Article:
- How many of you are currently wearing material woven of different fabric. Cotton/polyester blend anyone?
Tim Keller diagnosed the moral assumptions of our culture in this way:
- No moral authority other or higher than the self. My personal happiness is the highest good.
- In the end the good of the individual always trumps the good of the community.
- If God does exist he does for our benefit to make this a good world to live in (MTD)
- Whatever meaning or happiness there is must be found within this material world
For most of us the book of Leviticus is somewhere between idiotic and offense, only brought out selectively if a person wants to try to leverage “Biblical authority” to shell someone probably for political or culture war reasons.
The political, social and religious right will respond that the left are relativists, but that is also unfair and untrue. The left is deeply concerned about morals, just different moral values.
We believe that we need morals for humanity to flourish but we are deeply divided about the content of morality and the source of morality. This makes a book like Leviticus extremely timely. Can we make sense of it?
I would assert a few things about all of us in our present moral and cultural context:
- We are ALL (liberal and conservative, Christian and non-Christian) more WEIRD than we care to admit.
- We are ALL (liberal and conservative, Christian and non-Christian) using all 5 moral tastebuds more than we realize because we need to.
- The book of Leviticus has something deeply profound and important for us all if we will do a bit of work to understand what it is about and how it speaks.
Leviticus in the Story Line
The Hebrew authors of Scripture paid a lot of attention to placement and order.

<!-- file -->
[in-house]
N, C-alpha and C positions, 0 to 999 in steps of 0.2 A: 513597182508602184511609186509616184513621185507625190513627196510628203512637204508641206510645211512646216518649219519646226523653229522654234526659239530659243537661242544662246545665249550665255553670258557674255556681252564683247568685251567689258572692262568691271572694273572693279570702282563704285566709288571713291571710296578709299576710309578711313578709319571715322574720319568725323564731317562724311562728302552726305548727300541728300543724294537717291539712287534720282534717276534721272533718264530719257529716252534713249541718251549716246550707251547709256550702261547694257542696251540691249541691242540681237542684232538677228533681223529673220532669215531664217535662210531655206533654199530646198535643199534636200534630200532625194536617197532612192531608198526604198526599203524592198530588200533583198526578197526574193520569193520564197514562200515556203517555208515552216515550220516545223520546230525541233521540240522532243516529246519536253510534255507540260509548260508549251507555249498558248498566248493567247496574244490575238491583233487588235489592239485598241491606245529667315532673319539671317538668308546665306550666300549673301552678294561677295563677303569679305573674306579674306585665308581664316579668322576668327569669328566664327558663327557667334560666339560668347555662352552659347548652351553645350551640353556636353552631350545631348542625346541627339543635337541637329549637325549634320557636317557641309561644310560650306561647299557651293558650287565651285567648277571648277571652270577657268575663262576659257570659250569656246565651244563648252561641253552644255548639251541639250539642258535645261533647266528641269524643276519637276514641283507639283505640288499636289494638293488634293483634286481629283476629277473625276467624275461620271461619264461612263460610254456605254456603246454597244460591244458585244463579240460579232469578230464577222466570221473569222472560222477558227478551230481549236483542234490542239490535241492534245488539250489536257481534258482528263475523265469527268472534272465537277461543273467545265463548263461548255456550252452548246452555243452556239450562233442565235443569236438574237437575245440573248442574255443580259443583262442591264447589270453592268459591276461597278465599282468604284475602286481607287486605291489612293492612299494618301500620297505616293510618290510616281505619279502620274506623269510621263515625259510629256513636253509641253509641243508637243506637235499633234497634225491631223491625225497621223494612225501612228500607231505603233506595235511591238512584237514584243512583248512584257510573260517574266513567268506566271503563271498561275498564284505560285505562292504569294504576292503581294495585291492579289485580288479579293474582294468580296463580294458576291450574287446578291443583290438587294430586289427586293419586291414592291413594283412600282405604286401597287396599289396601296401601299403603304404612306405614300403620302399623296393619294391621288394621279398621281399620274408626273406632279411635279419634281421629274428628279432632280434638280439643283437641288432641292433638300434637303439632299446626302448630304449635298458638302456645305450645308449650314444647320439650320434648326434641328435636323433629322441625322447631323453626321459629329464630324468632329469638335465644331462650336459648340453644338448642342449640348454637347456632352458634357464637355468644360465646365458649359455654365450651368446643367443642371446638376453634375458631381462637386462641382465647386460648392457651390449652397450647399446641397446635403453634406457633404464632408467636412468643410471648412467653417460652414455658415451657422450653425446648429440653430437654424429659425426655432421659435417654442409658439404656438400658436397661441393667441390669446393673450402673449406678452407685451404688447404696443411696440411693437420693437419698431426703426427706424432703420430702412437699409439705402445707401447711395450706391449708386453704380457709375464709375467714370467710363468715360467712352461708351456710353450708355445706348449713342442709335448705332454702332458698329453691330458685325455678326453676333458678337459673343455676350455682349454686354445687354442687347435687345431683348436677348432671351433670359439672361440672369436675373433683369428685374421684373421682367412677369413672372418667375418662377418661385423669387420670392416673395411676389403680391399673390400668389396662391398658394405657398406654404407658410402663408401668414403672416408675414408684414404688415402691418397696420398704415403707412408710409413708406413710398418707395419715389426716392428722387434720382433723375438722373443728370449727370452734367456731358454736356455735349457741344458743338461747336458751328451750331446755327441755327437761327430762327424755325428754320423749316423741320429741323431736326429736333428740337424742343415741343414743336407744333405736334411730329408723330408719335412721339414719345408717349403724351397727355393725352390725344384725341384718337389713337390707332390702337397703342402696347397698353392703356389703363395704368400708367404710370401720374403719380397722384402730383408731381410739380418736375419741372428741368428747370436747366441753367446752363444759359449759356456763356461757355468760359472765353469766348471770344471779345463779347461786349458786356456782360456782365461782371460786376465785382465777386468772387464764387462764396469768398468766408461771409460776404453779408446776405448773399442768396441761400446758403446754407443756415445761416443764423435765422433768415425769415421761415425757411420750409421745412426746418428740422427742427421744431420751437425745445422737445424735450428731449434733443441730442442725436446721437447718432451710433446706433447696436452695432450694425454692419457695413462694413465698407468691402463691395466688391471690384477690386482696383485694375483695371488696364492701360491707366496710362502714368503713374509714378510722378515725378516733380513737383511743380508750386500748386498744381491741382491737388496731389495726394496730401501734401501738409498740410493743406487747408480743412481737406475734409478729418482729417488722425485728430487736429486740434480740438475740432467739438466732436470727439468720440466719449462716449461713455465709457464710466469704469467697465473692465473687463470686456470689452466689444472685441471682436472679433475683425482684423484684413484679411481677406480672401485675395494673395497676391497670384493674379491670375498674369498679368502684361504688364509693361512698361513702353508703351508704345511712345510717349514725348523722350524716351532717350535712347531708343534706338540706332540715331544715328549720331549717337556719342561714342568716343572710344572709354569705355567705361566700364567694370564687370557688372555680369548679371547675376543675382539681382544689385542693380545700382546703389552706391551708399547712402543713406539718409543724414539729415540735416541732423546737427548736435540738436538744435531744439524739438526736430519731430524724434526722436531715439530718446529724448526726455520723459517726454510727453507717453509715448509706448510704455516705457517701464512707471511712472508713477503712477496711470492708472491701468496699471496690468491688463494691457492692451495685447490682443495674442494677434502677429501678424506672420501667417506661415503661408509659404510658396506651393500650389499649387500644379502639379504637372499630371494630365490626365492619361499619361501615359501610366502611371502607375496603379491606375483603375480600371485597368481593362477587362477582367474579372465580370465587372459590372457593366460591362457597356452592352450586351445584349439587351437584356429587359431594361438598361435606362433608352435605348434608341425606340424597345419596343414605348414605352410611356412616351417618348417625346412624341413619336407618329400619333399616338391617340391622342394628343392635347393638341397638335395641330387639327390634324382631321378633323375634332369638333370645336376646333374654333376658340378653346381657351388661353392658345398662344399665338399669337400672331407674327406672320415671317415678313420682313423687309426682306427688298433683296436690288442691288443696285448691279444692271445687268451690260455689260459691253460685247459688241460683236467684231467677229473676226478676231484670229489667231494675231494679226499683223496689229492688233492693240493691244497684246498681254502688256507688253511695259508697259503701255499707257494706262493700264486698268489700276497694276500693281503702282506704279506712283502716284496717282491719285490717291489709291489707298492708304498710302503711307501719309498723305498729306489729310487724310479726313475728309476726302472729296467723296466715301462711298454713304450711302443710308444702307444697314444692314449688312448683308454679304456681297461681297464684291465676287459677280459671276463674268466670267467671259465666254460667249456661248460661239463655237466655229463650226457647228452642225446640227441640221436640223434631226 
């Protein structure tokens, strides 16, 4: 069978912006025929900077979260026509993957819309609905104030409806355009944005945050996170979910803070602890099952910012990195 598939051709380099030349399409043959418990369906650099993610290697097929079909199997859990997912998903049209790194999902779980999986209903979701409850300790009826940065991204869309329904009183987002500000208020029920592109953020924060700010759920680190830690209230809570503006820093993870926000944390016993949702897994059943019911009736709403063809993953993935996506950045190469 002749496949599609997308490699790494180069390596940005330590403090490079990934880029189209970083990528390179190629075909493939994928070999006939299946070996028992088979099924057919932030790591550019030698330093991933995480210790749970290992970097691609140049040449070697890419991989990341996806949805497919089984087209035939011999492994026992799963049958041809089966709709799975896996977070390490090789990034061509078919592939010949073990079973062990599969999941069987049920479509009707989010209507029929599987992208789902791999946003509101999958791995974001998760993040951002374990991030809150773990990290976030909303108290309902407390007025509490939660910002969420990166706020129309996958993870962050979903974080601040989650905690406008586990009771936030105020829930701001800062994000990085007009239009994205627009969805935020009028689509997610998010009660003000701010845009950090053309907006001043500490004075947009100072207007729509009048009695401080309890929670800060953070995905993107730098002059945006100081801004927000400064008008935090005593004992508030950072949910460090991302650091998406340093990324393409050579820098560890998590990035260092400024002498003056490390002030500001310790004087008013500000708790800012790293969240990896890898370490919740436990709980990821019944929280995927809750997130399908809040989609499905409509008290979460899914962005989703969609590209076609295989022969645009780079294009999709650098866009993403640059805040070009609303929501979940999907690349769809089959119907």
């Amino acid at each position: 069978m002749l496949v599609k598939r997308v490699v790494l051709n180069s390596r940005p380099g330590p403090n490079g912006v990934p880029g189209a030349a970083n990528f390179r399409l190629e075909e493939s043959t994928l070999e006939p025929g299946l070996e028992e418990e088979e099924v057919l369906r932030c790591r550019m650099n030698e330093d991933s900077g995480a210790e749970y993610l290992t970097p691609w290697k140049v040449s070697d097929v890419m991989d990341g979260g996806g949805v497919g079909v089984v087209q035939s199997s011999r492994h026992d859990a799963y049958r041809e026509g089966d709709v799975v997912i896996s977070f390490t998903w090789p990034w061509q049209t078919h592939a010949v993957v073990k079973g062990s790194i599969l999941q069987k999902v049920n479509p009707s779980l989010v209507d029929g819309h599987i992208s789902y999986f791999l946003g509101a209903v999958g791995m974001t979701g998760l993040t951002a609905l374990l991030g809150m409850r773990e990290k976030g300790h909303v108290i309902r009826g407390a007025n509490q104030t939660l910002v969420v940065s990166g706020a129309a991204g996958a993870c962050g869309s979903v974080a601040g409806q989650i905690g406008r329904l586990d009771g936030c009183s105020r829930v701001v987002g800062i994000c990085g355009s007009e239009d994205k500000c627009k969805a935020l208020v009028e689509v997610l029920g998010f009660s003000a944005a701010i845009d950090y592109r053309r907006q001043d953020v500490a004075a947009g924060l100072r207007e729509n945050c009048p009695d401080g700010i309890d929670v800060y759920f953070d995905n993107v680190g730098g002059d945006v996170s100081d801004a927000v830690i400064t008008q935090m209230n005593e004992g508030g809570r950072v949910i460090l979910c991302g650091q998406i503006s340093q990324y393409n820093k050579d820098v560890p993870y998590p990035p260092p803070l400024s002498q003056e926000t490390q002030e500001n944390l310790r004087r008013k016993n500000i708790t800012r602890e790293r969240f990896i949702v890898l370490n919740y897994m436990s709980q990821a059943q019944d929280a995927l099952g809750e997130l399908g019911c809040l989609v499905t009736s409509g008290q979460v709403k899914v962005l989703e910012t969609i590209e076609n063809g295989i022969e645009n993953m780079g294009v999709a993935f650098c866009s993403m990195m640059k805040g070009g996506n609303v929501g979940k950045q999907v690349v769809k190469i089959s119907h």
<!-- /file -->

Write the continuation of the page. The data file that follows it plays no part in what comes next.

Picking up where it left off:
- It is not mistake the Leviticus follows Exodus.
- It is not mistake that Leviticus stands at the center of the 5 Books of Moses.
The book of Leviticus was seen as deeply foundational to the entire enterprise of God working to redeem the earth from our rebellion.
In the story line
- God has chosen his people through Abraham
- God has rescued his people from Egypt
- After the renewed rebellion of the Golden Calf episode God has chosen to proceed with his plan for the tabernacle to live among his people working to under the rupture of the Garden of Eden.
Now in Leviticus the plan is to teach the people how they might actually live together. Leviticus 19:1-2 is the thesis statement of the book of Leviticus
Leviticus 19:1–2 (NIV)
1 The Lord said to Moses, 2 “Speak to the entire assembly of Israel and say to them: ‘Be holy because I, the Lord your God, am holy.
God’s goal is to make us like him.
- You can’t understand Israel without the book of Leviticus
- You can’t understand Jesus without the book of Leviticus
- You can’t understand Christianity without the book of Leviticus.
- You can’t understand holiness without the book of Leviticus
- You can’t understand godliness without the book of Leviticus
Leviticus is Like and Unlike its Ancient Near East Neighbors
The goal of most religion in the world is to discover and develop relational machinery by which to leverage the power of the spiritual realm in order to make our or my life to my liking.
You might imagine that our scientific age is very different from those ancient peoples but you would be completely wrong. We may use science and our belief in the material world of physics, chemistry and biology instead of their ideas of a “spiritual” realm, but it’s the same game. We want to learn science to discover technology to get what we want.
If you read Leviticus you would be struck at many similarities between other religious writings of its day. There are details of sacrifice, procedures for priests, etc. A lot of it looks similar. We begin to see, however, some significant differences.
Whereas law collections outside the Bible devote considerable space to procedures and principles governing various facets of commercial and family economic life, such civil matters are a lower priority in the Pentateuch, including Leviticus. Conversely, some topics in Leviticus are not represented in the extrabiblical collections: commands to show respect for parents and the elderly (19:3, 32; 20:9), provisions for care of the poor and resident aliens (19:9–10, 33–34), regulation of inner attitudes (19:17–18), and prohibitions against divination (19:26, 31; 20:6, 27). By far the biggest difference is that Leviticus includes religious law as the most important component (chs. 1–7; 11–17; 21:1–24:9; ch. 27) alongside “secular” law, and in places interspersed with it (ch. 19; even integrated in the same law in 19:20–22!). Only in biblical law collections “are moral exhortations and religious injunctions combined with legal prescriptions; elsewhere … these three distinct spheres are found in separate independent collections.”